OXYGEN LIQUEFYING EQUIPMENT AND CONTAINERS IN THE USSR AND EASTERN EUROPEAN COM

Created: 4/19/1968

OCR scan of the original document, errors are possible

Liquefying Equipment ind Containers

in the Un and Easierr, European Communist Countries

CIA HISTORICAL REVIEW PROGRAM

x.oi RELEASE AS SANITIZED

TV* USSR now is believed to have two models of gag liquefying

equipmjrt ultti respective capacities for productionilogrcmt, of liquid oxygen por hour- It has, not teen possible, however, to establish whether these models ure In series production. Previously identified Soviet liquefying equipment ranged ln capacity rrorailograms per hourilograms per hour.

Soviet requiremunia for liquid oxygen probably are increasing despite decreased requirenenti for this product in strategic nlislles. It should te noted, hew-ver, that the USSR nay have been negotiating7 for purcbaee5 ton/dsy liquid oxyeen/nitrogen plant developed in the UScmerly used by tha Air Force to produce liquid oxygen forssile3

The Soviet requlre-ieot for liquid oxygen for space missions probably will reaain fairly constant. Industrie! requiren-nts for oxygen are increasing in the USSR end presumably will be -net in part by increased output of liquid oxygen because of the grceter ecOOGBy resulting from shipment of oxygen in liquid fora.

Accraoviet irtlcle publishedxygen for blast

ill

TV* USSR it believed to be coajetent in the are* of liquefaction technolQQr, although it nay exjerlcnce difficulty in series manufactureols Incorporating advanced technology. Some of tho more advanced, Liquefaction equipment is mode at institutesirid nesIs.

As noted, the present military/strategic applications for liquid oxygen in the USSR are believed to be fairly United. Presumably liquid oxygen Hill be of even lees strategic importance ns manufacture of large solid propellent missiles is expanded. B. gust European Ccmn-jrlst Countries

East Gerranyhe only eojor producer of oxygen liquefying equipDcnt among the East European Coaaauiist countries- henlcel plant atanufactures liquid oxygen units thatapacitycductlcn0 kilograms par hour. Oxygen liquefying equipo&nt also is produced In East Geraony at Rudisleben, but capacities of the units currently tar.ufactured are not known. Earlierad indicated that the output of the Rudisleben plant included soe* noblle oxygen units.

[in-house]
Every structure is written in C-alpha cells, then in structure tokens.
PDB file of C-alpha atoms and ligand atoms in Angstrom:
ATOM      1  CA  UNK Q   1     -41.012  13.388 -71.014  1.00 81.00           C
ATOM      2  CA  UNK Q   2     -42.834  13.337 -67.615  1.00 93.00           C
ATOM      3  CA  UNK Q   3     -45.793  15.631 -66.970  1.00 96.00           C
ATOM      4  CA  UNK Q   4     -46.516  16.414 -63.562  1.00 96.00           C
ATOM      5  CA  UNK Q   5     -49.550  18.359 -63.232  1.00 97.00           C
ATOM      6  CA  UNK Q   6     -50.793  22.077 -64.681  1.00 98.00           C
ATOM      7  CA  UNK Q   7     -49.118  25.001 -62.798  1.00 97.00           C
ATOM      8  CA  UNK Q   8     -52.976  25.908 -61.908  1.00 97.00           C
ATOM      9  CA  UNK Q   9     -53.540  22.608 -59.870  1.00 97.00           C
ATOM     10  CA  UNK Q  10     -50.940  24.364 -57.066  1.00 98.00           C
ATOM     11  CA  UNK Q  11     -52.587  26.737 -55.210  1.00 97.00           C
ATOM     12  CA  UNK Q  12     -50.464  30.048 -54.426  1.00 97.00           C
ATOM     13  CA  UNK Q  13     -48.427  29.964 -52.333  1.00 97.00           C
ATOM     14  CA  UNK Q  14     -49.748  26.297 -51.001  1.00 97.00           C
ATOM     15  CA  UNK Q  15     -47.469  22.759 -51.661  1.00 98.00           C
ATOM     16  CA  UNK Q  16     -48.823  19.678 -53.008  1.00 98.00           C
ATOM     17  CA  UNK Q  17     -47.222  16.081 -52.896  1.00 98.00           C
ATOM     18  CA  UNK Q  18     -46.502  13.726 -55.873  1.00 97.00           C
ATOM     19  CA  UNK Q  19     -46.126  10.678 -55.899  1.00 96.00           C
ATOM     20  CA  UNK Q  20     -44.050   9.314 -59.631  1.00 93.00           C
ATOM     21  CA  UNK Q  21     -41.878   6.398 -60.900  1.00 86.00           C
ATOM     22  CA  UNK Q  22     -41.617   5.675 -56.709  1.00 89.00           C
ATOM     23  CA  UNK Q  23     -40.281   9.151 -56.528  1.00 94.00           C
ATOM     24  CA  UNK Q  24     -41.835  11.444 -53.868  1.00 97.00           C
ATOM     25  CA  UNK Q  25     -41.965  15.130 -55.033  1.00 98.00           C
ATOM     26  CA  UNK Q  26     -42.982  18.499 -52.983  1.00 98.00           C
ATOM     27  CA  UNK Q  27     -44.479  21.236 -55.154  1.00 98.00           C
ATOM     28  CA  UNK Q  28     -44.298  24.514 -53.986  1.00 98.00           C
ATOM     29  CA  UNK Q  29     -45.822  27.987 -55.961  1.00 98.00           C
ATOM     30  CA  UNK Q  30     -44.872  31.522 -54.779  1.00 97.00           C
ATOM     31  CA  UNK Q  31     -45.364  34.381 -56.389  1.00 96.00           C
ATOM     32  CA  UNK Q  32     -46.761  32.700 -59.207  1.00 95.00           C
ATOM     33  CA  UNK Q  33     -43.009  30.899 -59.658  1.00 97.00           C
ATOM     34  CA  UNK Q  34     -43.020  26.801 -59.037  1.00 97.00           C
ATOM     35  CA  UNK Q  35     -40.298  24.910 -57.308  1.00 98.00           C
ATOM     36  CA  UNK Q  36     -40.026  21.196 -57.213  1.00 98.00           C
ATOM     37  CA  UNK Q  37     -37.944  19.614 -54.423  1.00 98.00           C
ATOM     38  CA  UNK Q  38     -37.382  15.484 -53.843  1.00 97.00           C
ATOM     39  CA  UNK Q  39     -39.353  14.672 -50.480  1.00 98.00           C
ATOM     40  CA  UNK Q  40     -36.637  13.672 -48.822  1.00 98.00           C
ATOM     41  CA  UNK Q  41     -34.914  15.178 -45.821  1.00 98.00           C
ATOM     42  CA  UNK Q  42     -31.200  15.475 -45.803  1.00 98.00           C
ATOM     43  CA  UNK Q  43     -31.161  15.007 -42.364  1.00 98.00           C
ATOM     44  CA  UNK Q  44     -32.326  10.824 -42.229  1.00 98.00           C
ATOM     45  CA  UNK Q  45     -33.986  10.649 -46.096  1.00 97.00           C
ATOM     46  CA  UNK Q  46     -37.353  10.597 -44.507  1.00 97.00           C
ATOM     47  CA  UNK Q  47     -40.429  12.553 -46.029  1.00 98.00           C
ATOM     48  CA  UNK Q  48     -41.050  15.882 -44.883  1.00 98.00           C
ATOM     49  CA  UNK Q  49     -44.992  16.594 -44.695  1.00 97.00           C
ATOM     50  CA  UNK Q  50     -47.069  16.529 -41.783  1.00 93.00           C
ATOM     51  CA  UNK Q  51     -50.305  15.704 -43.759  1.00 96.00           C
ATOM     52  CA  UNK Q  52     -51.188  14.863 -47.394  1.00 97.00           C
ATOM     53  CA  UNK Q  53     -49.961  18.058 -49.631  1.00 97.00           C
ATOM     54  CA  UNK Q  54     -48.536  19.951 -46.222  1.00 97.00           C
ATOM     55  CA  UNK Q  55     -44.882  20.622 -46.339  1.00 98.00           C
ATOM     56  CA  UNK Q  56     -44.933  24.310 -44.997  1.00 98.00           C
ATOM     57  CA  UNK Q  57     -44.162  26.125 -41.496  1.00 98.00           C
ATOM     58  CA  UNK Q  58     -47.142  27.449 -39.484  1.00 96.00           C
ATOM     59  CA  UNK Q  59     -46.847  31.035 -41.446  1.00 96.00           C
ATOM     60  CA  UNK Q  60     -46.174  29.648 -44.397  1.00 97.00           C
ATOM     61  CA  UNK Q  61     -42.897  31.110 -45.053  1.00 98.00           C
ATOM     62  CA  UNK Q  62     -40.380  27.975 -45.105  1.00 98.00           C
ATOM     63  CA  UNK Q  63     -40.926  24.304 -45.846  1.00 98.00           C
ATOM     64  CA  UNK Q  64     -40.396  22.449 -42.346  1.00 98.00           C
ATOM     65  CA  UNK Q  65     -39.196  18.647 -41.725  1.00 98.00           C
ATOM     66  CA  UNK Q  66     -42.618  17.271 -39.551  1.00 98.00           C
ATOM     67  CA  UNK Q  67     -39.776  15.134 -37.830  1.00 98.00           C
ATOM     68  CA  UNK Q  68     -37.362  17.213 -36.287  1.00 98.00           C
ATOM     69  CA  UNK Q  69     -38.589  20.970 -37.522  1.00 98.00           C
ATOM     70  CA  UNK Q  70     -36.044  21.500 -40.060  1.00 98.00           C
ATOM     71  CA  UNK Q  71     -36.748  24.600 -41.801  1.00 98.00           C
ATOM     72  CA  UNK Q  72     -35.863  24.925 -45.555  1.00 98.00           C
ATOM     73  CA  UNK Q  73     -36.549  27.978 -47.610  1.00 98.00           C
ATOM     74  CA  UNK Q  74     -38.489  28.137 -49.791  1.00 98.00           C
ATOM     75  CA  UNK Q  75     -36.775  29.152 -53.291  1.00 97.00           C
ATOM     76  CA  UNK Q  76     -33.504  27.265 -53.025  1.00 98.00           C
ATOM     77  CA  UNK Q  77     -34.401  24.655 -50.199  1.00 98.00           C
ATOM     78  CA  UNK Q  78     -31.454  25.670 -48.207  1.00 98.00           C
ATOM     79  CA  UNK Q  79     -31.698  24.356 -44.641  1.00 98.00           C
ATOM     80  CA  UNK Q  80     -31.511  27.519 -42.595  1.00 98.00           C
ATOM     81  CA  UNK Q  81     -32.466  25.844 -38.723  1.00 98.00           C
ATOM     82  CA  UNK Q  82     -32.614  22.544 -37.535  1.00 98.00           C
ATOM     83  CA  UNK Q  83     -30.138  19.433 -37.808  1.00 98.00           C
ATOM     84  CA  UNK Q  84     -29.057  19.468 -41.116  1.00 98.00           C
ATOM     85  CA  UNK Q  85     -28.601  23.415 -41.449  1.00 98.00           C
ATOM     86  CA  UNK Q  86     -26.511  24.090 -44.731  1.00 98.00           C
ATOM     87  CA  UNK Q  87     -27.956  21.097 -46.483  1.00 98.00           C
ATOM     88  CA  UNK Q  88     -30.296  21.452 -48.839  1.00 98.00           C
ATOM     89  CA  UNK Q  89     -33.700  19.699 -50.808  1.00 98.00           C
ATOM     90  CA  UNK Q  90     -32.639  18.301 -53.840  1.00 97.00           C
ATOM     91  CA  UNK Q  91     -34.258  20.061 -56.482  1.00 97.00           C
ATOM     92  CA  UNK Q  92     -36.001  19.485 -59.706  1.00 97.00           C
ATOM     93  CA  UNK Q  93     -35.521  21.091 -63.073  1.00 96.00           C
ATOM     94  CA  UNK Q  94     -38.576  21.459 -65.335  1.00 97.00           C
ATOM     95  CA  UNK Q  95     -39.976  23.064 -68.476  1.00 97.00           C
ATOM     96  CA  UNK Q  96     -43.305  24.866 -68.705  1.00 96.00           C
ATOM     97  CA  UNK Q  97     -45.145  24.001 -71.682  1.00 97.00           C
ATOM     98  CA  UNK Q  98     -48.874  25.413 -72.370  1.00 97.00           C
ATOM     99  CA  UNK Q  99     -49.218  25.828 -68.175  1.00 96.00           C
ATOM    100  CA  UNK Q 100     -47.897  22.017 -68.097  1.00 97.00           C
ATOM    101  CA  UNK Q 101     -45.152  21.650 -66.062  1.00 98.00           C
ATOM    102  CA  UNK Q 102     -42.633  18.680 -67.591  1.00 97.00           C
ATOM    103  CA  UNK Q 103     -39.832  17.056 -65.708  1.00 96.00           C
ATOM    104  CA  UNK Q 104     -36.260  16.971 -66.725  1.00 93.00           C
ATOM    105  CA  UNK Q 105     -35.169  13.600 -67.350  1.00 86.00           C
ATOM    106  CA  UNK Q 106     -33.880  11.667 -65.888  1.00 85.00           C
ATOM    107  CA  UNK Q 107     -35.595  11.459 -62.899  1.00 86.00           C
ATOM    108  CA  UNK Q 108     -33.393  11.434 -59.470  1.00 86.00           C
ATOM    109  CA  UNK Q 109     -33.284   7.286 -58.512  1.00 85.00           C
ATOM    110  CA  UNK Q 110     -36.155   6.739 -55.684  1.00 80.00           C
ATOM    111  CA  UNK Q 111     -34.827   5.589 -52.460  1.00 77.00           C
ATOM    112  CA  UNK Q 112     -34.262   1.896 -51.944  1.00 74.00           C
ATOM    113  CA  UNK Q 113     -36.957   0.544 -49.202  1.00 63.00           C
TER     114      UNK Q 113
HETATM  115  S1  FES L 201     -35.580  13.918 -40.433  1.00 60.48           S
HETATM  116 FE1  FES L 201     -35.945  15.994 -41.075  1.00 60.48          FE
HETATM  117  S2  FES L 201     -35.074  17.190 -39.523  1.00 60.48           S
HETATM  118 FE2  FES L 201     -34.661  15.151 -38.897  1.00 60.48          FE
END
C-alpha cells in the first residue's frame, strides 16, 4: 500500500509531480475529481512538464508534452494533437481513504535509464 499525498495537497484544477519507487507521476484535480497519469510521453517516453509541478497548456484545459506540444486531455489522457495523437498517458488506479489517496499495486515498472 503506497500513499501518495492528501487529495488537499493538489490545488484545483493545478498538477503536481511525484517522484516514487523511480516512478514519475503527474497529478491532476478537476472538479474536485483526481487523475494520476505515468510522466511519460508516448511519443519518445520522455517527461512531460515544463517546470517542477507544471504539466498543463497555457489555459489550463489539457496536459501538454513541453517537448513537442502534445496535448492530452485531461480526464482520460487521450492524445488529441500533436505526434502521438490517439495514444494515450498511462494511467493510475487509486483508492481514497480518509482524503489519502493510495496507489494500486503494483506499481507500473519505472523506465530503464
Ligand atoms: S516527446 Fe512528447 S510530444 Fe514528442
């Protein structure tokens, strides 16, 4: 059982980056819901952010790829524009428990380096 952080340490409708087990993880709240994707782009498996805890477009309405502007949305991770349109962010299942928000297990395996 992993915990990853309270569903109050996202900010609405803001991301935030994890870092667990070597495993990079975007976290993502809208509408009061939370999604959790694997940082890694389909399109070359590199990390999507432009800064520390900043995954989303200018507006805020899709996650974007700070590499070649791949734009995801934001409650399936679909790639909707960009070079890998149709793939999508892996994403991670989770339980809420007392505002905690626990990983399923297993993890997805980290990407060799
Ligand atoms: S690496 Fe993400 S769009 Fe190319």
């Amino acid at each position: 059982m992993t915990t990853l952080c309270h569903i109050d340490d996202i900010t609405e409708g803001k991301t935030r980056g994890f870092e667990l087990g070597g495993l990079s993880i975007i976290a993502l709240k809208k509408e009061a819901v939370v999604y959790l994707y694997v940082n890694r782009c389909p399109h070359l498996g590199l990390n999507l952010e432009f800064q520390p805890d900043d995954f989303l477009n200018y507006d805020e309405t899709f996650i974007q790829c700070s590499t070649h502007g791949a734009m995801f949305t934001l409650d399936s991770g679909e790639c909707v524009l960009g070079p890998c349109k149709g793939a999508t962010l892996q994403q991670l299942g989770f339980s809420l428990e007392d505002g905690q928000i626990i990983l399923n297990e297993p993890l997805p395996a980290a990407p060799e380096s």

Inasmuch as domestic output la insufficient to satisfy reqijirewntn, some of the East European countries have purchUBed oxygen cquipirent and/or technology from Free World countries or have conducted negotiations for such purchases. 7 Rimania purchased an sir seporoUon unit from th- IK that ray have included mvhI. Iig#l

France for purchasexygen liquefying equipment and transport tanks. Eact Germany has requested technical data for tho design andof air separation Flants, including data for production of liquid oxyrnn.

II. Containers for Storageh-sjr,riqurfipfl Gases (l)

Anong the Coerounist countries, the USSR is the chief producer of containers for liquid oxygen. East Cer-any being the only other significant producer. Soviet tankage identified previously has included containerstorage capacityilograms of liquid oxygen and tank cars carrying V. ton3. Both types are Insulated with urea-formaldehyde foam and evaporation losses reportedly amountercent per day for the containersercent per day for the tank cars- ho USSR revealed the developaent of en in;roved liquid oxyqra tank, thehatacuum Jacket and powder Insulation claimed to reduce evaporation lossesercent per day. Thiskld-mounted tank for use at airfields,apacity for storageons of liquid oxyeoo. Details of other Soviet nodels of storage equtpaent for liquid oxygen and liquid nitrogen are described in the attached translationoviet article published in The article indicates that substantial develaprent of new isodels is underway, although we believe that series production of at least some of the tytes described has not yet beer, attained. For example, recent evidence that tlie USSR has resorted to murlll'iiyCur liquidbrannjvHt veaovla miggtvlr. tluit

J

vuosvle uzIlcaycr Intention arc not yet available in Sufficient quantity to meet requirements. Moreover, some of the Soviet containers for liquid nitrogen are said to include prevision for storage of biological products,umber of the East European countries have attempted to purchase nuch units from Free World countries for refrigeration and storage of cattle semen. The latest such requests uor* by Bulgaria and Hungary In oviet article indicates that liquid DitrCfjn Is also used In blood transfusioa stations. In testing electronic circuits, and In hcat-treatoeot in the Machine building industry.

Original document.

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